The human intestinal microbiota of constipated-predominant irritable bowel syndrome patients exhibits anti-inflammatory properties.

Gobert AP, Sagrestani G, Delmas E, Wilson KT, Verriere TG, Dapoigny M, Del'homme C, Bernalier-Donadille A
Sci Rep. 2016 6: 39399

PMID: 27982124 · PMCID: PMC5159846 · DOI:10.1038/srep39399

The intestinal microbiota of patients with constipated-predominant irritable bowel syndrome (C-IBS) displays chronic dysbiosis. Our aim was to determine whether this microbial imbalance instigates perturbation of the host intestinal mucosal immune response, using a model of human microbiota-associated rats (HMAR) and dextran sulfate sodium (DSS)-induced experimental colitis. The analysis of the microbiota composition revealed a decrease of the relative abundance of Bacteroides, Roseburia-Eubacterium rectale and Bifidobacterium and an increase of Enterobacteriaceae, Desulfovibrio sp., and mainly Akkermansia muciniphila in C-IBS patients compared to healthy individuals. The bacterial diversity of the gut microbiota of healthy individuals or C-IBS patients was maintained in corresponding HMAR. Animals harboring a C-IBS microbiota had reduced DSS colitis with a decreased expression of pro-inflammatory cytokines from innate, Th1, and Th17 responses. The pre-treatment of conventional C57BL/6 mice or HMAR with A. muciniphila, but not with Escherichia coli, prior exposure to DSS also resulted in a reduction of colitis severity, highlighting that the anti-inflammatory effect of the gut microbiota of C-IBS patients is mediated, in part, by A. muciniphila. This work highlights a novel aspect of the crosstalk between the gut microbiota of C-IBS patients and host intestinal homeostasis.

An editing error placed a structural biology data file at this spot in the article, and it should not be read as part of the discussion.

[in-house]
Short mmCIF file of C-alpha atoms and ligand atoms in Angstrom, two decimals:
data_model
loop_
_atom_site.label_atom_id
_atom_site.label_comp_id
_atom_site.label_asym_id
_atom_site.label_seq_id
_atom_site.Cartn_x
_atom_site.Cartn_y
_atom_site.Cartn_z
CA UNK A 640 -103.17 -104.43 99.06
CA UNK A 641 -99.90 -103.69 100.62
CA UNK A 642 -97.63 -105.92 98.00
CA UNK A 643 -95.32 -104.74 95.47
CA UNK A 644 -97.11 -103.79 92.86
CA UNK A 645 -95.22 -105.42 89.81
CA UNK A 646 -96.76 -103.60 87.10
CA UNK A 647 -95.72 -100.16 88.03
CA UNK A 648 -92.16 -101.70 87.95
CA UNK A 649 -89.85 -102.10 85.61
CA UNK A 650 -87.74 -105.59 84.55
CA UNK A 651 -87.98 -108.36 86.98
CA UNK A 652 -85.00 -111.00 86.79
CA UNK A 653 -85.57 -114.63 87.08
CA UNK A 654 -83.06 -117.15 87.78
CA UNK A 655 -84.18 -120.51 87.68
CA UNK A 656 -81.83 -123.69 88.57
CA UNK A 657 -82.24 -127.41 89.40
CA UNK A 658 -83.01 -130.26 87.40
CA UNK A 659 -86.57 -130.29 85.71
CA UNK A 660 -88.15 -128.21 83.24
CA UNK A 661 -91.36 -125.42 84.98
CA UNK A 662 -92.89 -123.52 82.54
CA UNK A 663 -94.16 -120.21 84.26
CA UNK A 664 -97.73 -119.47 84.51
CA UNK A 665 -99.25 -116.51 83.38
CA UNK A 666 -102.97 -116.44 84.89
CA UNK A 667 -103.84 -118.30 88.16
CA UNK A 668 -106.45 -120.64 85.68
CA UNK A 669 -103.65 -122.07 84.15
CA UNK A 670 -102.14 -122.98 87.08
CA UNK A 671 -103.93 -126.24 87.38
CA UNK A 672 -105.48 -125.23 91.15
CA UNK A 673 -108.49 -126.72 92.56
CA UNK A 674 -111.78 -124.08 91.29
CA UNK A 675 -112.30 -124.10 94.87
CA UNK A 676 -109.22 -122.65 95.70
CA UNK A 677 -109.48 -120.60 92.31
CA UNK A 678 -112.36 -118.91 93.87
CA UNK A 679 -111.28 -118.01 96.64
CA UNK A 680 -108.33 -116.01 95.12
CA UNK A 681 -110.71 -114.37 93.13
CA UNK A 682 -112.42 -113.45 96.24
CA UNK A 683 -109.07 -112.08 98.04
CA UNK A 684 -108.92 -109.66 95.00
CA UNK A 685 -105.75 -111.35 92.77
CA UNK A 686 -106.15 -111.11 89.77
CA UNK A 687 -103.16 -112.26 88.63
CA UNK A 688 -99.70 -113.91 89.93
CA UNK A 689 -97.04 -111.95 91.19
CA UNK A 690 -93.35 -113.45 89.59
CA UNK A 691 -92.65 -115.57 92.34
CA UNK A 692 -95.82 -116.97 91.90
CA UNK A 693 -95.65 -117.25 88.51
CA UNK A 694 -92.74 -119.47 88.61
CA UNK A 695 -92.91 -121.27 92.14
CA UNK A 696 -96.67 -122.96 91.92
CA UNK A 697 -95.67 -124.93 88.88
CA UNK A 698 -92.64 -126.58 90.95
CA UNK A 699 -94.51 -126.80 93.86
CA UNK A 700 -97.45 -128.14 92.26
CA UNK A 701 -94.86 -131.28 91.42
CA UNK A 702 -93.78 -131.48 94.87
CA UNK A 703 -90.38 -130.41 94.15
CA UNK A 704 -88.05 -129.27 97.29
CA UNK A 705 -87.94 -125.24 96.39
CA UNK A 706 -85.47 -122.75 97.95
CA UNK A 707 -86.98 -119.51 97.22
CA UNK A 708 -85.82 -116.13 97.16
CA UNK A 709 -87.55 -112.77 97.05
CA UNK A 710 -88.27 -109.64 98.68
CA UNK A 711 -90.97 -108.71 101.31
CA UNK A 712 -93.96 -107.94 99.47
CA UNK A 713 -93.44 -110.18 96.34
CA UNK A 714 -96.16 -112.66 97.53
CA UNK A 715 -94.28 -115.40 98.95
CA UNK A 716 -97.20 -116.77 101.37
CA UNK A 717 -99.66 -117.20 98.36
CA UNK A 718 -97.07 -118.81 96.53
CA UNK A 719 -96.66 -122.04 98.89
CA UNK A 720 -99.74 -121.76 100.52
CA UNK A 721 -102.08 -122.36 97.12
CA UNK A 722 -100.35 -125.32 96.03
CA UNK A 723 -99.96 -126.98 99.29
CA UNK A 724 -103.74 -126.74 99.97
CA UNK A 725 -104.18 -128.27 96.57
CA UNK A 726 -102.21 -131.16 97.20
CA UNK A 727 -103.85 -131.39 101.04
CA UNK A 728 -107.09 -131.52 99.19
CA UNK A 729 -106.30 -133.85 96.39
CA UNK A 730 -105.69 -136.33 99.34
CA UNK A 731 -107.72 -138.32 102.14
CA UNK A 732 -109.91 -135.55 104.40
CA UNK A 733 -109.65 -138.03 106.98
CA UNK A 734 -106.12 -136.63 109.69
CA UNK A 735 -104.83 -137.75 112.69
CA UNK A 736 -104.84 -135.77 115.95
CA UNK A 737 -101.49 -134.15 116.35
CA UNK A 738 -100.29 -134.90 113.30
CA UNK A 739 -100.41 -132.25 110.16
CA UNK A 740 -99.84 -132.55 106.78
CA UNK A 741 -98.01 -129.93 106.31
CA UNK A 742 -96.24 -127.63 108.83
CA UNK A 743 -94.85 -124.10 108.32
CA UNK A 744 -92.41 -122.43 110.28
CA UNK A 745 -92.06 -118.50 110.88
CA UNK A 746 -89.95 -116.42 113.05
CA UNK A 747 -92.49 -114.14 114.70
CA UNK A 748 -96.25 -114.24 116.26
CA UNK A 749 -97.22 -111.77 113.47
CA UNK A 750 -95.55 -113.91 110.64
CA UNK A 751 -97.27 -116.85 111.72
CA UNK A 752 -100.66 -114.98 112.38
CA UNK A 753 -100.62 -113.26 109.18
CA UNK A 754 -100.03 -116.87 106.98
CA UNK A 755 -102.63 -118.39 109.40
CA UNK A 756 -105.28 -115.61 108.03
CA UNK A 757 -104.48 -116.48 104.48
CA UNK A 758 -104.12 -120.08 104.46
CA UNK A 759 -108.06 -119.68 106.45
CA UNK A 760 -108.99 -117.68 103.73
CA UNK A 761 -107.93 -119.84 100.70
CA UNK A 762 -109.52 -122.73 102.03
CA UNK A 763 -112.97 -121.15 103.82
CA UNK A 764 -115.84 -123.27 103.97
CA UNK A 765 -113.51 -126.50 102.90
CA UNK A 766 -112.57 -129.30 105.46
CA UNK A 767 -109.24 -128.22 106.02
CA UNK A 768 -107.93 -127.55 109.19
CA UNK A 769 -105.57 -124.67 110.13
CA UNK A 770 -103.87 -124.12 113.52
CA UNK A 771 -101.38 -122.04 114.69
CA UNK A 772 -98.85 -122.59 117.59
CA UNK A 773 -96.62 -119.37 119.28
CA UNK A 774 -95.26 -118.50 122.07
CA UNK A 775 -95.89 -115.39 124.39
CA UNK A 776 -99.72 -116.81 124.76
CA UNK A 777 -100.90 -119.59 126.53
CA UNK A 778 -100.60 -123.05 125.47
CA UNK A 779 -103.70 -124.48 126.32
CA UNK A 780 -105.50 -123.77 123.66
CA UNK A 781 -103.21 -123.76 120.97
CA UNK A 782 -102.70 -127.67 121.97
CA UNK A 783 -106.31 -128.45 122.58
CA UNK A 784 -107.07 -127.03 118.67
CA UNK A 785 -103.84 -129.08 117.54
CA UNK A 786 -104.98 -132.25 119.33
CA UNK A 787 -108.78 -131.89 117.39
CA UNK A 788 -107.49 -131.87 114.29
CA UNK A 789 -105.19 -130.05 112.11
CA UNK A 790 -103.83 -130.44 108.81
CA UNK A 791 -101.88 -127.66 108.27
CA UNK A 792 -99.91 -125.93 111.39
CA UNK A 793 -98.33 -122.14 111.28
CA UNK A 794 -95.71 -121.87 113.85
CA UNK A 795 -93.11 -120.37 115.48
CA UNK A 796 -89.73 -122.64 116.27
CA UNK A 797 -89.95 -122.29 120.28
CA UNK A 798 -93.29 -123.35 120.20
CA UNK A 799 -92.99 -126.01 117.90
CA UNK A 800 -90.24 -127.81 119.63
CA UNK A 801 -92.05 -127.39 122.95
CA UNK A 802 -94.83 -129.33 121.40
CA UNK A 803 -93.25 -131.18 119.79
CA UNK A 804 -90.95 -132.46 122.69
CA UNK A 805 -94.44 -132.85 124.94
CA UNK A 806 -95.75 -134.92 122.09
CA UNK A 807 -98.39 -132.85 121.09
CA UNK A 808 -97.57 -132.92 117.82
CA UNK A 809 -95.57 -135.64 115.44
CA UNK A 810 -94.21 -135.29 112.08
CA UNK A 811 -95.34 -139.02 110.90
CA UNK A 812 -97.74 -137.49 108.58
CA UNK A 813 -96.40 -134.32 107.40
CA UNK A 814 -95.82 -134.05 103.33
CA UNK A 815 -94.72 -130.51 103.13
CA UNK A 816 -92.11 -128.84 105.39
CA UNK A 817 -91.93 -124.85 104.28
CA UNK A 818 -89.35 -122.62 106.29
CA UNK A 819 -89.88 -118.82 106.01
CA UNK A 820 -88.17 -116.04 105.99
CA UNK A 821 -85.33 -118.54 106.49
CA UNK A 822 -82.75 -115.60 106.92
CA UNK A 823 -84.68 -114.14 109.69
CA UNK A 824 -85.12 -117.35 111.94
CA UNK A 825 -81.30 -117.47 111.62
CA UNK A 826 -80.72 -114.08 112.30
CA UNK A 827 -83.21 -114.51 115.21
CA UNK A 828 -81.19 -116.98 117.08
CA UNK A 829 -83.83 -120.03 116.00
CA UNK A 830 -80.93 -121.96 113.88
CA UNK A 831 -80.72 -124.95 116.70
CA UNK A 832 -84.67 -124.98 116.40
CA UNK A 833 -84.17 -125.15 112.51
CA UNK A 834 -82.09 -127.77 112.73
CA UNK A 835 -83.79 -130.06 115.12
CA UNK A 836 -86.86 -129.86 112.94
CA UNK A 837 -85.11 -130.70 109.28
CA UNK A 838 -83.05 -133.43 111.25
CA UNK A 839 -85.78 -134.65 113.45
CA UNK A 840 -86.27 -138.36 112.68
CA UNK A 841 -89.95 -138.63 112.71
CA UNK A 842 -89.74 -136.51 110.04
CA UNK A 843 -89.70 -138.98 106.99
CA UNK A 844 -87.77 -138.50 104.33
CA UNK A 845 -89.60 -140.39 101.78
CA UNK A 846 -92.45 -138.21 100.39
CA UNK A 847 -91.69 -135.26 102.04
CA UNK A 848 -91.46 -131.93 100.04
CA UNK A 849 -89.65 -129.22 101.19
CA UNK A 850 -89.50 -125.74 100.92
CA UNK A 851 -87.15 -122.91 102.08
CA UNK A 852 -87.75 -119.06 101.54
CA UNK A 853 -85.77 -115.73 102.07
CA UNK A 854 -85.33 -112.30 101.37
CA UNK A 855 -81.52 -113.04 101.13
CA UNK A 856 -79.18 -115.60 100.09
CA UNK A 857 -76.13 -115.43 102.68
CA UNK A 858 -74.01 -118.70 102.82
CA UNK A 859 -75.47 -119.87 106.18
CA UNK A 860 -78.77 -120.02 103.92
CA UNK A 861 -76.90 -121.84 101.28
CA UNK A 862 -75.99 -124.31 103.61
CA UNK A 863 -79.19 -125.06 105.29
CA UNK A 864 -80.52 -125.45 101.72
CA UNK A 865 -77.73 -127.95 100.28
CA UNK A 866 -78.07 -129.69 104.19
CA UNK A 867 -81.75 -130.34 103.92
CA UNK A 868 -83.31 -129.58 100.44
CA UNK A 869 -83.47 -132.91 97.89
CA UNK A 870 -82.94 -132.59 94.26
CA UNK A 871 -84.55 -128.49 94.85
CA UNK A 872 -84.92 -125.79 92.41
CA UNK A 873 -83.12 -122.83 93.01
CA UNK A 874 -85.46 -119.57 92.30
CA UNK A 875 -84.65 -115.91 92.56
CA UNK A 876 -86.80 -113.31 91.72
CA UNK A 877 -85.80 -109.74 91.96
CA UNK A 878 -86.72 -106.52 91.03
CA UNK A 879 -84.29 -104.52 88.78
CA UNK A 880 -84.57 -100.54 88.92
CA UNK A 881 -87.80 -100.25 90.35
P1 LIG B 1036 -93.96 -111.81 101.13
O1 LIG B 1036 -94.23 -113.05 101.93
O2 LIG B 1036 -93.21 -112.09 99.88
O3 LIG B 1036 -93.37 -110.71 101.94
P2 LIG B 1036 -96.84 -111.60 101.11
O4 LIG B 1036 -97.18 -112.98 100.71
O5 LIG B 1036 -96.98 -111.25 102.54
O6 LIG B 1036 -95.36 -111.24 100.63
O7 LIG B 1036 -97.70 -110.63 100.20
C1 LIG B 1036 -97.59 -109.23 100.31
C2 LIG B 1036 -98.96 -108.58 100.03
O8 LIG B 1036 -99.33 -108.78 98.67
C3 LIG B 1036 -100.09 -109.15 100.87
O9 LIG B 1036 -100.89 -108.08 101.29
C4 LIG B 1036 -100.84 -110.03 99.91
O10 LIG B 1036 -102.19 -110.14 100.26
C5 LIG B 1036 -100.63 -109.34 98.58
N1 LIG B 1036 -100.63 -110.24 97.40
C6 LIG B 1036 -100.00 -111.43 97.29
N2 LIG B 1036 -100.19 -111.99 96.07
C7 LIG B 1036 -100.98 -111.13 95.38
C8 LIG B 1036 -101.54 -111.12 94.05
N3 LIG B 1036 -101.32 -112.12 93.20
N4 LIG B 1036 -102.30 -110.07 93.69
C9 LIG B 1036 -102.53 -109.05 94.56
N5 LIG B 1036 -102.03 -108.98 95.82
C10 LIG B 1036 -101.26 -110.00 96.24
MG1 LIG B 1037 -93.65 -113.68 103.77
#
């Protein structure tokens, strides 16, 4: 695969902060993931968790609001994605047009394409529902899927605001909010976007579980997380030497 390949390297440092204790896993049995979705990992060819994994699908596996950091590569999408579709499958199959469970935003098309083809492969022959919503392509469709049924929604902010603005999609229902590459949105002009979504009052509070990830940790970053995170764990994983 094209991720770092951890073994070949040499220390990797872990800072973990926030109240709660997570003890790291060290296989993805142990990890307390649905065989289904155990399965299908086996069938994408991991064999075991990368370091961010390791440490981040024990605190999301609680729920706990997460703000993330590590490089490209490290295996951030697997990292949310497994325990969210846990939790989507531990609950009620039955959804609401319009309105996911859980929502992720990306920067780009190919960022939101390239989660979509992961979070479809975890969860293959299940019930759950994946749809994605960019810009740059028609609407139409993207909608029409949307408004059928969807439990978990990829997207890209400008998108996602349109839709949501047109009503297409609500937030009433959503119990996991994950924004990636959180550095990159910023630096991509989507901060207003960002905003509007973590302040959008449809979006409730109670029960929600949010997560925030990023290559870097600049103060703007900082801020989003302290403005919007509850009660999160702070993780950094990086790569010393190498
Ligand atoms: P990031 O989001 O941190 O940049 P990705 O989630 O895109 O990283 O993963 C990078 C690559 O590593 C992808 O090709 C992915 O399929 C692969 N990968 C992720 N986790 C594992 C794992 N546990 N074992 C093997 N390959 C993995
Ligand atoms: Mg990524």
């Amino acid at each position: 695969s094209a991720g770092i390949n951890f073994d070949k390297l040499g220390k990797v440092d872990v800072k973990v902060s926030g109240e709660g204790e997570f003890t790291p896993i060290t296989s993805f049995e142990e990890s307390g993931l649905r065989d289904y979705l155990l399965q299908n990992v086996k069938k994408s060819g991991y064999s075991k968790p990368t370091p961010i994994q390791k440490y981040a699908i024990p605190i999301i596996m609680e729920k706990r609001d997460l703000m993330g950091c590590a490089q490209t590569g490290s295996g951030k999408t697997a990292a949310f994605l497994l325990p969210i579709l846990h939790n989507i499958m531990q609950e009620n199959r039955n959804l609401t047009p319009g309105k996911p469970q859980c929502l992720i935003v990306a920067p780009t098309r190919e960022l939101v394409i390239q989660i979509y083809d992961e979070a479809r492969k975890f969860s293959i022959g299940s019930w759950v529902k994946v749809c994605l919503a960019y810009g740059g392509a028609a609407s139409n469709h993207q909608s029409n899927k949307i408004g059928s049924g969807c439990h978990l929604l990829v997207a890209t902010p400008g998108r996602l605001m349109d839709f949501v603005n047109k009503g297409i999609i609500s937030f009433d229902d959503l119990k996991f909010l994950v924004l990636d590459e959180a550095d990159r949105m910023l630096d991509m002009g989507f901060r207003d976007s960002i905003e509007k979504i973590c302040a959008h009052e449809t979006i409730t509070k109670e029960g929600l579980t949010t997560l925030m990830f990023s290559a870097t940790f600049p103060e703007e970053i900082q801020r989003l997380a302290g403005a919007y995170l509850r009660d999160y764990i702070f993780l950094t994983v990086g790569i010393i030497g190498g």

MeSH Terms (15)

Animals Anti-Inflammatory Agents Colitis Cytokines Dextran Sulfate Dysbiosis Gastrointestinal Microbiome Humans Inflammation Intestines Irritable Bowel Syndrome Mice Mice, Inbred C57BL Microbiota Rats

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